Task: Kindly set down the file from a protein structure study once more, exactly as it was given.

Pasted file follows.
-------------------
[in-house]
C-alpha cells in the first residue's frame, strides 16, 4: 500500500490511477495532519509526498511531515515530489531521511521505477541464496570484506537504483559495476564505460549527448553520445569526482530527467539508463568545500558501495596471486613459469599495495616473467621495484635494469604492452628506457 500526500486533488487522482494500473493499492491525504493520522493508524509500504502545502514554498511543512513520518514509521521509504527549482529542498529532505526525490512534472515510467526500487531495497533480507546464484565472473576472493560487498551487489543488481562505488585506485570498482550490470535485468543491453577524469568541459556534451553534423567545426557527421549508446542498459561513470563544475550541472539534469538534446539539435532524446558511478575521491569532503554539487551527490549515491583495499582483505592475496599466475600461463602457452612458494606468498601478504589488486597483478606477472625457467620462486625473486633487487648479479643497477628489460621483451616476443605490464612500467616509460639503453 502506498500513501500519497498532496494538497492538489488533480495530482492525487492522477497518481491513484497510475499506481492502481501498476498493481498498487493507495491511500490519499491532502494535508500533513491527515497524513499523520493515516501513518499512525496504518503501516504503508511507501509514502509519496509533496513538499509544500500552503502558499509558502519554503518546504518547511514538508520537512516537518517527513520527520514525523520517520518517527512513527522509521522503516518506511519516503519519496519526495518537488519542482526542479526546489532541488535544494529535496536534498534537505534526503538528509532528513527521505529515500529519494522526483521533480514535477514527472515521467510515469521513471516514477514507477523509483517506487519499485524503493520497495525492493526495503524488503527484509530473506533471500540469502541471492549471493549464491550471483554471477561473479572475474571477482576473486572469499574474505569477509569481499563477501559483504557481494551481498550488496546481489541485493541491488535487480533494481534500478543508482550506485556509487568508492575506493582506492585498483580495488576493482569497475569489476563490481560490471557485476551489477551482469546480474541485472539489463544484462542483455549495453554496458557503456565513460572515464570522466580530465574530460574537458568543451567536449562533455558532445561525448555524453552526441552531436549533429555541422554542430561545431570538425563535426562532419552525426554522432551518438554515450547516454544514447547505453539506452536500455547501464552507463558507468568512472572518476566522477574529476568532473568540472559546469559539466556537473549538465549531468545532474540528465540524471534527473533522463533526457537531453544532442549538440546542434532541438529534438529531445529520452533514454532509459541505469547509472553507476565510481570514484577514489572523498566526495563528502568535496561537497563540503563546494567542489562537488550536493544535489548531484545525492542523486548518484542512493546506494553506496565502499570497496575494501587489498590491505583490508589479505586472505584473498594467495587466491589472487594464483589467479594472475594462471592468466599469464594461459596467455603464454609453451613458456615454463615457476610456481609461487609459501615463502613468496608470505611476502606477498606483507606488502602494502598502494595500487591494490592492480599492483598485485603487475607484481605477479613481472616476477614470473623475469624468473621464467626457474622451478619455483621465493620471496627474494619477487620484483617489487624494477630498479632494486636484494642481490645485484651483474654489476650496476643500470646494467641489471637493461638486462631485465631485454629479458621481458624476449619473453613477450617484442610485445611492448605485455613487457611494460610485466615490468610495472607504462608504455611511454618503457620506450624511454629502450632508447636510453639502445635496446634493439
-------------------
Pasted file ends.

[in-house]
C-alpha cells in the first residue's frame, strides 16, 4: 500500500490511477495532519509526498511531515515530489531521511521505477541464496570484506537504483559495476564505460549527448553520445569526482530527467539508463568545500558501495596471486613459469599495495616473467621495484635494469604492452628506457 500526500486533488487522482494500473493499492491525504493520522493508524509500504502545502514554498511543512513520518514509521521509504527549482529542498529532505526525490512534472515510467526500487531495497533480507546464484565472473576472493560487498551487489543488481562505488585506485570498482550490470535485468543491453577524469568541459556534451553534423567545426557527421549508446542498459561513470563544475550541472539534469538534446539539435532524446558511478575521491569532503554539487551527490549515491583495499582483505592475496599466475600461463602457452612458494606468498601478504589488486597483478606477472625457467620462486625473486633487487648479479643497477628489460621483451616476443605490464612500467616509460639503453 502506498500513501500519497498532496494538497492538489488533480495530482492525487492522477497518481491513484497510475499506481492502481501498476498493481498498487493507495491511500490519499491532502494535508500533513491527515497524513499523520493515516501513518499512525496504518503501516504503508511507501509514502509519496509533496513538499509544500500552503502558499509558502519554503518546504518547511514538508520537512516537518517527513520527520514525523520517520518517527512513527522509521522503516518506511519516503519519496519526495518537488519542482526542479526546489532541488535544494529535496536534498534537505534526503538528509532528513527521505529515500529519494522526483521533480514535477514527472515521467510515469521513471516514477514507477523509483517506487519499485524503493520497495525492493526495503524488503527484509530473506533471500540469502541471492549471493549464491550471483554471477561473479572475474571477482576473486572469499574474505569477509569481499563477501559483504557481494551481498550488496546481489541485493541491488535487480533494481534500478543508482550506485556509487568508492575506493582506492585498483580495488576493482569497475569489476563490481560490471557485476551489477551482469546480474541485472539489463544484462542483455549495453554496458557503456565513460572515464570522466580530465574530460574537458568543451567536449562533455558532445561525448555524453552526441552531436549533429555541422554542430561545431570538425563535426562532419552525426554522432551518438554515450547516454544514447547505453539506452536500455547501464552507463558507468568512472572518476566522477574529476568532473568540472559546469559539466556537473549538465549531468545532474540528465540524471534527473533522463533526457537531453544532442549538440546542434532541438529534438529531445529520452533514454532509459541505469547509472553507476565510481570514484577514489572523498566526495563528502568535496561537497563540503563546494567542489562537488550536493544535489548531484545525492542523486548518484542512493546506494553506496565502499570497496575494501587489498590491505583490508589479505586472505584473498594467495587466491589472487594464483589467479594472475594462471592468466599469464594461459596467455603464454609453451613458456615454463615457476610456481609461487609459501615463502613468496608470505611476502606477498606483507606488502602494502598502494595500487591494490592492480599492483598485485603487475607484481605477479613481472616476477614470473623475469624468473621464467626457474622451478619455483621465493620471496627474494619477487620484483617489487624494477630498479632494486636484494642481490645485484651483474654489476650496476643500470646494467641489471637493461638486462631485465631485454629479458621481458624476449619473453613477450617484442610485445611492448605485455613487457611494460610485466615490468610495472607504462608504455611511454618503457620506450624511454629502450632508447636510453639502445635496446634493439